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Steve Babineau/Contributor /NBAE/Getty Images
Celtics forward Paul Pierce exploded in the second half, earning the approval of the Boston crowd.
Dwyane Wade and the Heat held off a strong challenge by Vince Carter's Nets, 99-94.
Andrew D. Bernstein/Contributor/NBAE/Getty
While Amare Stoudemire and Marc Gasol battled, Leandro Barbosa (27 points) led the Suns.
Looking at the standings today, we've got six teams with five wins or more. Let's briefly break down how these fast-starting clubs have moved past the velvet ropes of the elite Club 5W. In no particular order...
• Los Angeles Lakers (5-0)
The best all-around team early in the season -- dominant defensively and offensively even while Kobe Bryant is playing "just" a team brand of basketball. However, the NBA schedule always tests you. They will keep winning, but they're not going 82-0. There will be some tough losses that should allow coach Phil Jackson to work his magic.
• Phoenix Suns (6-2)
Amare Stoudemire will be an MVP candidate, and this team has as many offensive weapons as any team in the league. New coach Terry Porter is stressing balance on both ends of the floor.
Steve Nash will still have chances to push pace when he gets opportunities to run. Most importantly, for the Suns to be an elite team, they need to get Leandro Barbosa and Boris Diaw to play at a high level. We saw Barbosa give them exactly that effort in Monday's 107-102 victory over Memphis, in which he had 16 points in the fourth quarter.
However, over an 82-game schedule, when you have a team that includes several players above the age of 30, the schedule tests your legs. A lot of times shots that fall earlier in the season don't drop at the end. Also: Will the Suns be able rely on defense to win some games?
I think they will be a playoff team, a No. 6-8 seed -- they should win well over 50, but 60 is pushing it.
• Atlanta Hawks (5-0)
This team is growing up, and the young players are contributing. Josh Smith is one of great defenders in the game, and Al Horford is showing himself to be a consistent young big man who can score, rebound and play defense. Joe Johnson is an all-around talent -- one of only a handful of guys in the game who can start at the 1, 2 or 3 and still be just as effective. Off the bench, Ronald "Flip" Murray has made positive contributions.
The pitfall in the short term is going to be Smith's health. While he recovers from an ankle sprain, the Hawks will miss him.
I think we still need to wait and see on this team. Last season's 37-win team showed it can compete in the playoffs -- now the challenge is having the energy and competitive drive to secure a better playoff seed.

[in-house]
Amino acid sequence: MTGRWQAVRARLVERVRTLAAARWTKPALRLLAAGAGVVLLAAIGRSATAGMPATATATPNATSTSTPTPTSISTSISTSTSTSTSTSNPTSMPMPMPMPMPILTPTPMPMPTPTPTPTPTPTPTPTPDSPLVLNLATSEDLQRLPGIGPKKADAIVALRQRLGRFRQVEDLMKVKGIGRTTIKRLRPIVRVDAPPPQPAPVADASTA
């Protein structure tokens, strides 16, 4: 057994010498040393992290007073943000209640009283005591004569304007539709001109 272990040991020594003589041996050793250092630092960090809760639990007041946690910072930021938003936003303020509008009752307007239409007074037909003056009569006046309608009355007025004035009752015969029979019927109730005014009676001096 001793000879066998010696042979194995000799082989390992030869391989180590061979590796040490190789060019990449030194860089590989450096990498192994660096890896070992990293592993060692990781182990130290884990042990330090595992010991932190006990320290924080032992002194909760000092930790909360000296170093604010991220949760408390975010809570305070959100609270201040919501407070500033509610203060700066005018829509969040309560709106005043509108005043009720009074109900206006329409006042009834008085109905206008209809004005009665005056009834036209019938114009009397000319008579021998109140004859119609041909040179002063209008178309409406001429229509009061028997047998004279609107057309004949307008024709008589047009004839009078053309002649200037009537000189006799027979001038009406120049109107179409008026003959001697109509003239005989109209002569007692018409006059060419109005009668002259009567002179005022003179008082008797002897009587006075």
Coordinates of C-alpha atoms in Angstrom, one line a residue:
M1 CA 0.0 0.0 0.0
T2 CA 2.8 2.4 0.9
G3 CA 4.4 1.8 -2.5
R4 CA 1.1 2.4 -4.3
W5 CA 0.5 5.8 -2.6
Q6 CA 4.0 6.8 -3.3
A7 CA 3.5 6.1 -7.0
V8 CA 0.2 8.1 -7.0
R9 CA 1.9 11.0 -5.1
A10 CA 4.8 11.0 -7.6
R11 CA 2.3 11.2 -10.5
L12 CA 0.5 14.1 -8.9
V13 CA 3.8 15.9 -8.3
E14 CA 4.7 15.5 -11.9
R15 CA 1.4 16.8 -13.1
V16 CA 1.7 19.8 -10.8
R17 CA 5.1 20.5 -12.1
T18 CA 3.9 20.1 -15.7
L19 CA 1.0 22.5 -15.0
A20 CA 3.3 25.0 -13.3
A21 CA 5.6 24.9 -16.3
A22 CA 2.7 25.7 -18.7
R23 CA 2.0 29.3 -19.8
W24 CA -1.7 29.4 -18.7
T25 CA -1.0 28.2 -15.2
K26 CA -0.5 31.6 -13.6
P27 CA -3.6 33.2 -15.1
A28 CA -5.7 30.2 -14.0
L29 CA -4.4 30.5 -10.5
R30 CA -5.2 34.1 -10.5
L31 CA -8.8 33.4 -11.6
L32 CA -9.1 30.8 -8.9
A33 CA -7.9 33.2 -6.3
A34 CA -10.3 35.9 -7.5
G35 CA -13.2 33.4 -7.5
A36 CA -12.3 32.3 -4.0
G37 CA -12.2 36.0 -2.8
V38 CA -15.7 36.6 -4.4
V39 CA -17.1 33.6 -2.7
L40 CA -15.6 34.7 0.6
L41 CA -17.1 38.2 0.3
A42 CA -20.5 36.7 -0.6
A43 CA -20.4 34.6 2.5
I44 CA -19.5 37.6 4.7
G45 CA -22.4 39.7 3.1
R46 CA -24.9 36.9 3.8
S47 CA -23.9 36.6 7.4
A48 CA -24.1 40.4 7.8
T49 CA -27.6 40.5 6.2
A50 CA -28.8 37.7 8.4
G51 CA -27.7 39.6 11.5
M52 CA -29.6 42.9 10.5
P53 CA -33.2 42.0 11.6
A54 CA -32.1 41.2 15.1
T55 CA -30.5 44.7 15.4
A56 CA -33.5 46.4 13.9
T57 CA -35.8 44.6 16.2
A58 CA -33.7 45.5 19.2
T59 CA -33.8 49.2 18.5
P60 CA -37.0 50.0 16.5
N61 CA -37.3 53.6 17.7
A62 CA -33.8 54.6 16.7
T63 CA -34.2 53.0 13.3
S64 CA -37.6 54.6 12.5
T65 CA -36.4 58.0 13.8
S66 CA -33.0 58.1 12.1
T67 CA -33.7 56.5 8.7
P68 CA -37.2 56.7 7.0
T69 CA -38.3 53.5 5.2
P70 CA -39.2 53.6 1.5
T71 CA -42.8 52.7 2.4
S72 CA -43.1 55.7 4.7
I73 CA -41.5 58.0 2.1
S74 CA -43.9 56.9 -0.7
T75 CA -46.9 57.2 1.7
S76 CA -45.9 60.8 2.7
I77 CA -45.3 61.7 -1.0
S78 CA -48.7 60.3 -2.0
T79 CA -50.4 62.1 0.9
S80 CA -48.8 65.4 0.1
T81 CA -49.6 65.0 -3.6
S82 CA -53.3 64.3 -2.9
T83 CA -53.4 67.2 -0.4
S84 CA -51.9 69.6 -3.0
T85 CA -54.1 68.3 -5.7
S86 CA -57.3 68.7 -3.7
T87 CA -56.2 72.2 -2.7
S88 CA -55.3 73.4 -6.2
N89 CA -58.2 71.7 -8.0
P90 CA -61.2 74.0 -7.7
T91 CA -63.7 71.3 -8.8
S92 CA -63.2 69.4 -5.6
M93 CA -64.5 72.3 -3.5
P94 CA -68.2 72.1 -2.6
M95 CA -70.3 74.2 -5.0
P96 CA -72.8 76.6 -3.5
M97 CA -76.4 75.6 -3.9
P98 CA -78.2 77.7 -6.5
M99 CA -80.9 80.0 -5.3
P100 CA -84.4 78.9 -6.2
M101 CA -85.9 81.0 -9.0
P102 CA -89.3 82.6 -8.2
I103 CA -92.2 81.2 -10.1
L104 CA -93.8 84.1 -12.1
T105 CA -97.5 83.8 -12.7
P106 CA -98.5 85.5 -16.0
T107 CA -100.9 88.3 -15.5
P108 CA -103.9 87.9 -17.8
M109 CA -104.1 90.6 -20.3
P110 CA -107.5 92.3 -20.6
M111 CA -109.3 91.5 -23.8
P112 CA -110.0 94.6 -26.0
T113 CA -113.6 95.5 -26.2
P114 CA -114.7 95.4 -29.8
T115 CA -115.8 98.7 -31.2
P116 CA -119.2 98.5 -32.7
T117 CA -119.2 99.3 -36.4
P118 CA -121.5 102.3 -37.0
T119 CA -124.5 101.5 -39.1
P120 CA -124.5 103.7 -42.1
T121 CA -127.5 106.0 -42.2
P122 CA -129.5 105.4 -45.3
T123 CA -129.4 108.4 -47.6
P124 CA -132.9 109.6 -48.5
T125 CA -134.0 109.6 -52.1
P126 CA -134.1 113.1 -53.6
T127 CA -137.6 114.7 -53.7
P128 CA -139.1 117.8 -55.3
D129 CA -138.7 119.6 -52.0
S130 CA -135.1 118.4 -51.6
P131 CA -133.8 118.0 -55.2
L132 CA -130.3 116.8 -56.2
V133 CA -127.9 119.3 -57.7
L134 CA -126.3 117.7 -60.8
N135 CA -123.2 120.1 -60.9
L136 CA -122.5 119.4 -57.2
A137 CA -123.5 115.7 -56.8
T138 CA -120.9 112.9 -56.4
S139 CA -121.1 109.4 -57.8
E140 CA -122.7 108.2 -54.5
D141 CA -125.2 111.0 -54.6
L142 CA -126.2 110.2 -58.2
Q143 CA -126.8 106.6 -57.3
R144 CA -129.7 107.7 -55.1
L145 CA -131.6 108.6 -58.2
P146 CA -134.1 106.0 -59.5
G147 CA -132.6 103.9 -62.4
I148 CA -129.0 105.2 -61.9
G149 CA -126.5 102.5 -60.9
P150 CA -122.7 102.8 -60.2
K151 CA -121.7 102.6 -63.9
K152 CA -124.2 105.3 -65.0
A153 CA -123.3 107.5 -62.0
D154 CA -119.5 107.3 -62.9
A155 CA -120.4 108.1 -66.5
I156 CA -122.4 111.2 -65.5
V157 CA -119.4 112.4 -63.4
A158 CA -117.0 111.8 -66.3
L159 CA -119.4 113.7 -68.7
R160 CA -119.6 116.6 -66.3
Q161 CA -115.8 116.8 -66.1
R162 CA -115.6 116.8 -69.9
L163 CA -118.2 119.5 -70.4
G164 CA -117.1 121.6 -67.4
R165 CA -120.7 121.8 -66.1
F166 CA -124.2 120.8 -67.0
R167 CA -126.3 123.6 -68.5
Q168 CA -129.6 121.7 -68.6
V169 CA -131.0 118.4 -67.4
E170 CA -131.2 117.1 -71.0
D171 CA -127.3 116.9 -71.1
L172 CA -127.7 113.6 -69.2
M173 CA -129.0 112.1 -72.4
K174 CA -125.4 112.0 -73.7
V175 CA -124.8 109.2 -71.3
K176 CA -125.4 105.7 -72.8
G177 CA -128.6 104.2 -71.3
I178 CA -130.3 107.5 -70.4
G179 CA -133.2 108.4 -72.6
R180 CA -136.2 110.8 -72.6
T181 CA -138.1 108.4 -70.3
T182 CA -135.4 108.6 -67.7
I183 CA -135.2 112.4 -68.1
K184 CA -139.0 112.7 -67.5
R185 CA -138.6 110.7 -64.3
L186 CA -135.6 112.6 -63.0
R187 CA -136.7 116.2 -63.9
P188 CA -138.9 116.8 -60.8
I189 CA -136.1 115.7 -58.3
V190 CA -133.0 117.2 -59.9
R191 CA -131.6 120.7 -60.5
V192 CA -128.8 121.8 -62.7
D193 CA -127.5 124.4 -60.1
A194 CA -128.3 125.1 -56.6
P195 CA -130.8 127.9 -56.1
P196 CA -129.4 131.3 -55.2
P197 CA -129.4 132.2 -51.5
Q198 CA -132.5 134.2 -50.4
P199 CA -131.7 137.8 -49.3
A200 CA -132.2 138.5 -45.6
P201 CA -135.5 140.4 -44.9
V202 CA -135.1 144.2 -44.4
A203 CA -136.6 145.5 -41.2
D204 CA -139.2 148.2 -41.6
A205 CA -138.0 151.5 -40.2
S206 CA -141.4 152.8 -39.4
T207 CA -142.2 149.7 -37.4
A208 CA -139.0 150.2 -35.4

• Cleveland Cavaliers (5-2)
LeBron James is off the charts with 41 points twice already this season against the Bulls. He gave the Bulls a chance to look in the mirror and see a different No. 23 dominate. Mo Williams is finding his stride.
But I still want to see how the Cavs' small backcourt holds up -- and having Delonte West and Mo in the backcourt makes for a small tandem. That's something teams might try to take advantage of. Still, I saw Cleveland as a top-three team in the East, and I still feel that way.
• Boston Celtics (7-1)
Paul Pierce is my MVP so far, boosted by his huge fourth-quarter performance against the Raptors on Monday night. His maturation and confidence in being the champion is very evident by the way he's performing. This is a complete team and a joy to watch. You can't minimize Kevin Garnett's excitement and enthusiasm, and Ray Allen still has the sweetest stroke in the game. Kendrick Perkins is a physical presence who is helping control the paint.
Doc Rivers is officially in the NBA's coaching elite. His team understands they won the championship by playing defense, a quality that puts them head and shoulders above the rest as the best team in the East.
• Utah Jazz (5-1)
This team just began a five-game East trip with a loss in New York. Playing without an injured Deron Williams on the road is about to catch up with them. Mehmet Okur is gone, too, tending a family matter in Turkey. This is going to be uphill battle.
It's early, but this trip might be crucial. The Jazz play very well at home -- the toughest home court in the league -- but getting W's on road is vital. If they get some consistent intensity on the road, that will help them finish as a top-four seed -- which will be imperative for them to advance.
It was great to see coach Jerry Sloan get his 1,000th win with the Jazz -- his consistency and character make him one of those stories that transcend sports.